Journal of Biological Chemistry 10/2014; 289(50). DOI:10.1074/jbc.M114.576702 · 4.57 Impact Factor
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    ABSTRACT: Recently, we demonstrated that dimeric apocynin prevented loss of motor function in the leucine-rich repeat kinase 2 (LRRK2(R1441G)) transgenic (tg) mouse (treated with 200mg/kg, three times per week) [B.P. Dranka et al., Neurosci. Lett. 549 (2013) 57-62]. Here we extend those studies by treating LRRK2(R1441G) mice with an orally-available, mitochondrially-targeted apocynin derivative. We hypothesized that the increased mitochondrial permeability of Mito-apocynin, due to the triphenylphosphonium moiety, would allow improvement of Parkinson's disease (PD) symptoms at lower doses than those required for diapocynin. Tests of motor coordination (pole test, Rotor-Rod) revealed a significant deficit in coordinated motor function in LRRK2(R1441G) mice by 15 months of age. Decreased performance on the pole test and Rotor-Rod in the LRRK2(R1441G) mice was prevented with Mito-apocynin treatment (3mg/kg, three times per week). Decreased olfactory function is an early indication of PD in human patients. LRRK2(R1441G) tg mice displayed deficits in sense of smell in both the hidden treat test, and a radial arm maze test. Interestingly, treatment with Mito-apocynin prevented this hyposmia, and animals retained normal ability to identify either a scented treat or a food pellet as well as wild type littermates. Together, these data demonstrate that the mitochondria-targeted apocynin analog is effective in preventing early PD-like symptoms in the LRRK2(R1441G) mouse model.
    Free Radical Biology and Medicine 09/2014; 65. DOI:10.1016/j.neulet.2014.09.042 · 5.74 Impact Factor
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    ABSTRACT: Oxidative stress is a major pathophysiological mediator of degenerative processes in many neurodegenerative diseases including Parkinson's disease (PD). Aberrant cell signaling governed by protein phosphorylation has been linked to oxidative damage of dopaminergic neurons in PD. Although several studies have associated activation of certain protein kinases with apoptotic cell death in PD, very little is known about protein kinase regulation of cell survival and protection against oxidative damage and degeneration in dopaminergic neurons. Here, we characterized the PKD1-mediated protective pathway against oxidative damage in cell culture models of PD. Dopaminergic neurotoxicant 6-hydroxy dopamine (6-OHDA) was used to induce oxidative stress in the N27 dopaminergic cell model and in primary mesencephalic neurons. Our results indicated that 6-OHDA induced the PKD1 activation loop (PKD1S744/S748) phosphorylation during early stages of oxidative stress and that PKD1 activation preceded cell death. We also found that 6-OHDA rapidly increased phosphorylation of the C-terminal S916 in PKD1, which is required for PKD1 activation loop (PKD1S744/748) phosphorylation. Interestingly, negative modulation of PKD1 activation by RNAi knockdown or by the pharmacological inhibition of PKD1 by kbNB-14270 augmented 6-OHDA-induced apoptosis, while positive modulation of PKD1 by the overexpression of full length PKD1 (PKD1WT) or constitutively active PKD1 (PKD1S744E/S748E) attenuated 6-OHDA-induced apoptosis, suggesting an anti-apoptotic role for PKD1 during oxidative neuronal injury. Collectively, our results demonstrate that PKD1 signaling plays a cell survival role during early stages of oxidative stress in dopaminergic neurons and therefore, positive modulation of the PKD1-mediated signal transduction pathway can provide a novel neuroprotective strategy against PD.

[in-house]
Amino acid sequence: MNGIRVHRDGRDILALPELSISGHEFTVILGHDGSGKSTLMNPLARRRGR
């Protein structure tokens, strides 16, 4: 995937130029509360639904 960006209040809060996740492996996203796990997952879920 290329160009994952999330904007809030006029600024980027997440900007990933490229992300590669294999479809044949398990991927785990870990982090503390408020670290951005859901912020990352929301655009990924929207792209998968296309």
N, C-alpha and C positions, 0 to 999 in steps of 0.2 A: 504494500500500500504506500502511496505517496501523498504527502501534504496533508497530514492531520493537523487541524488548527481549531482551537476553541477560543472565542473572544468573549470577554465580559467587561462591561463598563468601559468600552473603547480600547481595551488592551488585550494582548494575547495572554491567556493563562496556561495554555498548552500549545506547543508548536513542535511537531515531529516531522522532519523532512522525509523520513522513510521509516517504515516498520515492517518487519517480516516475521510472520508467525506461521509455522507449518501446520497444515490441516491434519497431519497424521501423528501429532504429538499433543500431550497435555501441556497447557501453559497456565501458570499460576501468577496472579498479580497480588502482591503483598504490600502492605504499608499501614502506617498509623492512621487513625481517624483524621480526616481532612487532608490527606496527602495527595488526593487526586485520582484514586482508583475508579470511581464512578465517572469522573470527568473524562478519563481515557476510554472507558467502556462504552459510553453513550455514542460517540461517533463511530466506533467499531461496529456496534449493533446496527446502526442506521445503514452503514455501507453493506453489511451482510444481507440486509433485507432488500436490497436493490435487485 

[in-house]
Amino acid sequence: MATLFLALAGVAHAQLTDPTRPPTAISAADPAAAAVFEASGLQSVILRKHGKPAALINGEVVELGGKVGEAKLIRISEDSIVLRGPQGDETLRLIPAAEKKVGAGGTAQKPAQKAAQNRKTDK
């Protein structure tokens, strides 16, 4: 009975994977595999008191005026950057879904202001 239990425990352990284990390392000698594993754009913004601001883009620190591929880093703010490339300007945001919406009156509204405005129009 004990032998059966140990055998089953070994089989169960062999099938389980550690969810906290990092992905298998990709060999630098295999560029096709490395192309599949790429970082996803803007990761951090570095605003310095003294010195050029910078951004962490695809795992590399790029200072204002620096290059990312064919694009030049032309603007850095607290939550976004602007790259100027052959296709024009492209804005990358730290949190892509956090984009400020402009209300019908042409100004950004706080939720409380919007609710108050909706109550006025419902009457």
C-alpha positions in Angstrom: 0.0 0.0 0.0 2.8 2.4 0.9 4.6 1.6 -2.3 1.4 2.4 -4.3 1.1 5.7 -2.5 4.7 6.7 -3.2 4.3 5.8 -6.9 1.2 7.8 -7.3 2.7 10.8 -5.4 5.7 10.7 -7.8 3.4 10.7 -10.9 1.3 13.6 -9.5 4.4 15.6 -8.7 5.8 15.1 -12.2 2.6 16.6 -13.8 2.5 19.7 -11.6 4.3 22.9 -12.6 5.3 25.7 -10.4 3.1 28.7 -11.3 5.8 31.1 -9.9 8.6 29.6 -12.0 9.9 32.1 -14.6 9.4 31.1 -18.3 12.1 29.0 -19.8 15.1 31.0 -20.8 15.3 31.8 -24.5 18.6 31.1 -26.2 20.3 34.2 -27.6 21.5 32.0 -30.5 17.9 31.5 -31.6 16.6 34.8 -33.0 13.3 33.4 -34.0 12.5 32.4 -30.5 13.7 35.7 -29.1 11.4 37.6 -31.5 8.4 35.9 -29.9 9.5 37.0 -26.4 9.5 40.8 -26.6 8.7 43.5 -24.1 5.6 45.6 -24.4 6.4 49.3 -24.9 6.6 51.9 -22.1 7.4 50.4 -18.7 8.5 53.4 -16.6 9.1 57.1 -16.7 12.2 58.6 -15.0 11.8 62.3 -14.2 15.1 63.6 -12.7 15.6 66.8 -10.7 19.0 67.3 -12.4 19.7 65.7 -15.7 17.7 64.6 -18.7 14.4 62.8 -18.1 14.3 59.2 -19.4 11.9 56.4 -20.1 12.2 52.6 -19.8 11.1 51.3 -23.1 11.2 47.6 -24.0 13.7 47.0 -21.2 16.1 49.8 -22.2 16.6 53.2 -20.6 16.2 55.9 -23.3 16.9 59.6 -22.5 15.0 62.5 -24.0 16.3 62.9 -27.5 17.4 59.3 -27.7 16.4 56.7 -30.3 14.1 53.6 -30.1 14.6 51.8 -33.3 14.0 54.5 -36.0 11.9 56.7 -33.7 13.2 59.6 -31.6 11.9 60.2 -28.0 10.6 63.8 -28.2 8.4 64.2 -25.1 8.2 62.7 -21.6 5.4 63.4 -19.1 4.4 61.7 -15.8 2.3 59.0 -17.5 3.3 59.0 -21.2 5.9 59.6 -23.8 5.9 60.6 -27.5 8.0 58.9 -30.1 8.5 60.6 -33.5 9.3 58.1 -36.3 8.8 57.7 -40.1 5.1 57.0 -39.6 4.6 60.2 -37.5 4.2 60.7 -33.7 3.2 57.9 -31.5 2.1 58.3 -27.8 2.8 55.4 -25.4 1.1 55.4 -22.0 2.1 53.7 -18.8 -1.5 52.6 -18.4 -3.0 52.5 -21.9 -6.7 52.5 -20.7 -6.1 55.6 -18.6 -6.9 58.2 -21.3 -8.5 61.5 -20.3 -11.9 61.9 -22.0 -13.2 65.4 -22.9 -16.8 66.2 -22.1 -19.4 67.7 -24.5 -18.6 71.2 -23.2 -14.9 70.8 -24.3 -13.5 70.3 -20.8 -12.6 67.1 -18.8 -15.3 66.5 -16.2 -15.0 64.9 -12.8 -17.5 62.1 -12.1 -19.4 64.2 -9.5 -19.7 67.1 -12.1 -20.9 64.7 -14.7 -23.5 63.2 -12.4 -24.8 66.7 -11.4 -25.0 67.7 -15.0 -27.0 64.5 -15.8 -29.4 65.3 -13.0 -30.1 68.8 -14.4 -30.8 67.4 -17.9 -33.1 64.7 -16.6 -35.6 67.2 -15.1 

PLoS ONE 05/2014; 9(5):e96947. DOI:10.1371/journal.pone.0096947 · 3.23 Impact Factor
  • Qi Xu · Anumantha Kanthasamy · HuaJun Jin · Manju Reddy ·

    The FASEB Journal 04/2014; 28(1). · 5.04 Impact Factor